Emergency Treatment of Blast, Shell Fragment and Bullet Injuries to the Central Midface Complex
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Current ballistics and high-energy explosion possess unnoticed, new and significant biophysics and pathophysiology wounding effects that are unique in comparison with civilian trauma. The primary blast wave effects of compressed air due to explosion lead to tattered and crushed eggshell injuries to the upper central midface (UCM). High-energy shell fragments of various shapes and sizes cause extensive destruction and are different from assault rifle’s bullets that cause high energy transfer to the tissue by creating a temporary cavitation.
Twenty-one patients with unquantifiable war injuries were selected. The emergency managment of lifesaving facial war injuries starts with life threatening hemorrahge or air compramise. This article describes immediate management of medial canthal tendon (MCT), intercanthal region and severe nasal war injuries.
The utilized procedure obtained good results compared to the results of cases treated only by applying a classic approach of civilian fractures.
Treatments of UCM injuries are the most difficult since UCM includes the esthetic, physiologic, and anatomical regions of the face. The proposed technique provides immediate excellent stability for soft tissues, bone, and cartilage and is well tolerated in the long term by both the tissue and the patient. Most of the times, victims are treated with limited resources, deficient subspecialty, massive injuries, during mass casualties, and a single surgeon must have to handle all these within a short period of time. UCM injuries are really concerning since this region is the core of facial esthetic and function.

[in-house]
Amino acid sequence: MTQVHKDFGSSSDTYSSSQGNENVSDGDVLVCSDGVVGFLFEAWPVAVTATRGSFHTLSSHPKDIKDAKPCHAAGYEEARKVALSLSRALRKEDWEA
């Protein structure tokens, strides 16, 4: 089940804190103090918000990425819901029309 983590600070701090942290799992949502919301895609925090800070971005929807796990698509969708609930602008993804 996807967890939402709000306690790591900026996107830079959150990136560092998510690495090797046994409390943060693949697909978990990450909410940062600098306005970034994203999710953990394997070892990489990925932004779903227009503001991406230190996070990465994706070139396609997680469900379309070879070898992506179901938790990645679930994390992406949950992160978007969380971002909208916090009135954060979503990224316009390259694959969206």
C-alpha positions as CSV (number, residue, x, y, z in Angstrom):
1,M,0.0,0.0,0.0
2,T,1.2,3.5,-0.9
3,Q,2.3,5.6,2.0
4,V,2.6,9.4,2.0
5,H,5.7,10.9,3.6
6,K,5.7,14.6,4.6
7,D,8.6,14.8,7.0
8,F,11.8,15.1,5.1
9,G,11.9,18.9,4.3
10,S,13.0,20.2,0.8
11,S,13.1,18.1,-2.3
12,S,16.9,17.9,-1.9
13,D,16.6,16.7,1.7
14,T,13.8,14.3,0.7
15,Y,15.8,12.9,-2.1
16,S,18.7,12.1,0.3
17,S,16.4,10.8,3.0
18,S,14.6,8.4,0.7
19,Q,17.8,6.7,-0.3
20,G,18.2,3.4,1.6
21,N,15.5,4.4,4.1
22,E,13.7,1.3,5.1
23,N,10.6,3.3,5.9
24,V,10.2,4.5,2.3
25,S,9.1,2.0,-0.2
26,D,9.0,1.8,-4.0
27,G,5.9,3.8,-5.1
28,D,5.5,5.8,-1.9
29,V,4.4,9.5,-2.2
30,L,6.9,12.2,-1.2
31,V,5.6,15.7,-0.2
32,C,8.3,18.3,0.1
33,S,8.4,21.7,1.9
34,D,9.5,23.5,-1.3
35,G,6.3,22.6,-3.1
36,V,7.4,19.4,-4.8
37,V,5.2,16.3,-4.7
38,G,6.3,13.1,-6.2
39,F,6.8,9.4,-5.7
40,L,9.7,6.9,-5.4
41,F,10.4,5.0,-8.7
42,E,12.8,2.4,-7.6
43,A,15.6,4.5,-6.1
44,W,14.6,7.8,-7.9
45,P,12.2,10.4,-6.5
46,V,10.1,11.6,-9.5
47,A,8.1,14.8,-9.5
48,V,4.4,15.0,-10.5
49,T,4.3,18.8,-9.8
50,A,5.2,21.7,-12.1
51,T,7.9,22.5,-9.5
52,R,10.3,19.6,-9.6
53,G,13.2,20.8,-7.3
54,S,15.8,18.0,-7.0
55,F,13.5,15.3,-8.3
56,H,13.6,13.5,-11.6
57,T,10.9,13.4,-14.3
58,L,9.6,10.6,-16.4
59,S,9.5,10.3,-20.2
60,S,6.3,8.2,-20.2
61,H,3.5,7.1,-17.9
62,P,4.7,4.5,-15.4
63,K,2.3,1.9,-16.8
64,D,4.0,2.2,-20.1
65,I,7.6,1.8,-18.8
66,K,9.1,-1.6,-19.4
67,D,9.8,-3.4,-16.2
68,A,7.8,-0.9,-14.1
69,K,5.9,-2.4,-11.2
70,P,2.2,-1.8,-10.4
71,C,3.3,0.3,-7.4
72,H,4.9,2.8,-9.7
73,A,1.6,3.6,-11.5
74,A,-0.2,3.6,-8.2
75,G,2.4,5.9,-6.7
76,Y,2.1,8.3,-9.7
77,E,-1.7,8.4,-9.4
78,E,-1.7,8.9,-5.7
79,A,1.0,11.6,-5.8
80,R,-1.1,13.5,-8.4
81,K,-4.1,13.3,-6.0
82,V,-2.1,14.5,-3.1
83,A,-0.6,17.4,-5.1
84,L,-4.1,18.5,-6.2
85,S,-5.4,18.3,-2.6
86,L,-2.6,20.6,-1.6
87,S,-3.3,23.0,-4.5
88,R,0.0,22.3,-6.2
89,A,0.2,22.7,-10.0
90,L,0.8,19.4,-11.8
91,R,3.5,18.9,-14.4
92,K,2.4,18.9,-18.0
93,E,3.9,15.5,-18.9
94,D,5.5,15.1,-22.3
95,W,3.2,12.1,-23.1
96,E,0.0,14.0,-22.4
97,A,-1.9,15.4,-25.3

KeywordsBlast Shrapnel Bullet Upper central midface Nose Orbits Ethmoid
The author thanks Miss Gillian Elder and staff at the West Bloomfield Library in Michigan for their assistance in this paper.
No any financial interests the authors may have in companies or other entities that have an interest in the information in the Contribution (e.9., National Institutes of Health (NIH); Welcome Trust; Howard Hughes Medical Institute (HHMI); grants, advisory boards, employment, consultancies, contracts, honoraria, royalties, expert testimony, partnerships, or stock ownership in medically related fields).
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Conflict of interest
The author declares that there is no conflict of interest.
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